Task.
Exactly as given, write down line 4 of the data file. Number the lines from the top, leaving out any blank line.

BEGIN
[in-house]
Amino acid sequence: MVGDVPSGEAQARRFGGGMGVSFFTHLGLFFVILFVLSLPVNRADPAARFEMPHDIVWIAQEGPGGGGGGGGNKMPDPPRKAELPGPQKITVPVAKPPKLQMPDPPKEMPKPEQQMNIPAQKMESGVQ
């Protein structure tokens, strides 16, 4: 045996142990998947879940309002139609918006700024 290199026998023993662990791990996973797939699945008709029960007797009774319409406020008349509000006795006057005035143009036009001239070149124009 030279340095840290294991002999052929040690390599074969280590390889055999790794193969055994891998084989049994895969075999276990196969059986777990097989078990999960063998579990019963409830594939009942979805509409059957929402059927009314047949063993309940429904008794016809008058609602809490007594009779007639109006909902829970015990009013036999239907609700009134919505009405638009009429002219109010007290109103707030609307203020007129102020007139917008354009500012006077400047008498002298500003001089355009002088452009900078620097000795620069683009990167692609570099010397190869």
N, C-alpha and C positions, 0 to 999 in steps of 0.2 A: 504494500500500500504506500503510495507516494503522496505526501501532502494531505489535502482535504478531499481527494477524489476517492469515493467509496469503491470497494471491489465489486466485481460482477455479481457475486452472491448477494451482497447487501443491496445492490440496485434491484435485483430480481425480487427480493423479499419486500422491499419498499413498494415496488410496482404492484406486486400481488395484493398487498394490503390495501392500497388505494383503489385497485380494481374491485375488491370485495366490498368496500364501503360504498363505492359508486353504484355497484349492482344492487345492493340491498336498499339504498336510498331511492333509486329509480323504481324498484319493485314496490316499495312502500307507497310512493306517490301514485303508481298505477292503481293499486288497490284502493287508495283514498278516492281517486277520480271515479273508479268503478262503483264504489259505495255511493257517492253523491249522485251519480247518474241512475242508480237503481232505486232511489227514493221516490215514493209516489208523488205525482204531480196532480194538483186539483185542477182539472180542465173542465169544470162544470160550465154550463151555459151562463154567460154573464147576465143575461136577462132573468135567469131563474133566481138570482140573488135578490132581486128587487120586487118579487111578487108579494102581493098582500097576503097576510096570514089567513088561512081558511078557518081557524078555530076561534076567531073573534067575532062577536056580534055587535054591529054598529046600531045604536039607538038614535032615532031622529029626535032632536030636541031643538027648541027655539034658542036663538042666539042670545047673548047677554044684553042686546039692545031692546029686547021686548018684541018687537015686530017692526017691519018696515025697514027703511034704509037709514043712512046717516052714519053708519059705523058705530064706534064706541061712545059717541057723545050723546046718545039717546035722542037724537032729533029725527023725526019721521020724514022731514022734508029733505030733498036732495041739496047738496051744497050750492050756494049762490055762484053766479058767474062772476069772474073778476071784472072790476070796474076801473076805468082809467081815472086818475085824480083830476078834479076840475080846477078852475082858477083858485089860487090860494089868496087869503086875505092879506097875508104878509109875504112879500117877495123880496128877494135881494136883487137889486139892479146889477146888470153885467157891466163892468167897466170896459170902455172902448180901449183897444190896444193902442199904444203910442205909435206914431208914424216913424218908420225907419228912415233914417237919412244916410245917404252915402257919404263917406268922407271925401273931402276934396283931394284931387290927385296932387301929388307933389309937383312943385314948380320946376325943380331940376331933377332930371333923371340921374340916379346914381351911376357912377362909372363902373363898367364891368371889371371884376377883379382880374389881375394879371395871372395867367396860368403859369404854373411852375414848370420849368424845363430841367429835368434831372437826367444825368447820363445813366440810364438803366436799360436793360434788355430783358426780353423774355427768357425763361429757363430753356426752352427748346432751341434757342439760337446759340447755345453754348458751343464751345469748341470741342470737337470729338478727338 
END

N, C-alpha and C positions, 0 to 999 in steps of 0.2 A: 504494500500500500504506500503510495507516494503522496505526501501532502494531505489535502482535504478531499481527494477524489476517492469515493467509496469503491470497494471491489465489486466485481460482477455479481457475486452472491448477494451482497447487501443491496445492490440496485434491484435485483430480481425480487427480493423479499419486500422491499419498499413498494415496488410496482404492484406486486400481488395484493398487498394490503390495501392500497388505494383503489385497485380494481374491485375488491370485495366490498368496500364501503360504498363505492359508486353504484355497484349492482344492487345492493340491498336498499339504498336510498331511492333509486329509480323504481324498484319493485314496490316499495312502500307507497310512493306517490301514485303508481298505477292503481293499486288497490284502493287508495283514498278516492281517486277520480271515479273508479268503478262503483264504489259505495255511493257517492253523491249522485251519480247518474241512475242508480237503481232505486232511489227514493221516490215514493209516489208523488205525482204531480196532480194538483186539483185542477182539472180542465173542465169544470162544470160550465154550463151555459151562463154567460154573464147576465143575461136577462132573468135567469131563474133566481138570482140573488135578490132581486128587487120586487118579487111578487108579494102581493098582500097576503097576510096570514089567513088561512081558511078557518081557524078555530076561534076567531073573534067575532062577536056580534055587535054591529054598529046600531045604536039607538038614535032615532031622529029626535032632536030636541031643538027648541027655539034658542036663538042666539042670545047673548047677554044684553042686546039692545031692546029686547021686548018684541018687537015686530017692526017691519018696515025697514027703511034704509037709514043712512046717516052714519053708519059705523058705530064706534064706541061712545059717541057723545050723546046718545039717546035722542037724537032729533029725527023725526019721521020724514022731514022734508029733505030733498036732495041739496047738496051744497050750492050756494049762490055762484053766479058767474062772476069772474073778476071784472072790476070796474076801473076805468082809467081815472086818475085824480083830476078834479076840475080846477078852475082858477083858485089860487090860494089868496087869503086875505092879506097875508104878509109875504112879500117877495123880496128877494135881494136883487137889486139892479146889477146888470153885467157891466163892468167897466170896459170902455172902448180901449183897444190896444193902442199904444203910442205909435206914431208914424216913424218908420225907419228912415233914417237919412244916410245917404252915402257919404263917406268922407271925401273931402276934396283931394284931387290927385296932387301929388307933389309937383312943385314948380320946376325943380331940376331933377332930371333923371340921374340916379346914381351911376357912377362909372363902373363898367364891368371889371371884376377883379382880374389881375394879371395871372395867367396860368403859369404854373411852375414848370420849368424845363430841367429835368434831372437826367444825368447820363445813366440810364438803366436799360436793360434788355430783358426780353423774355427768357425763361429757363430753356426752352427748346432751341434757342439760337446759340447755345453754348458751343464751345469748341470741342470737337470729338478727338 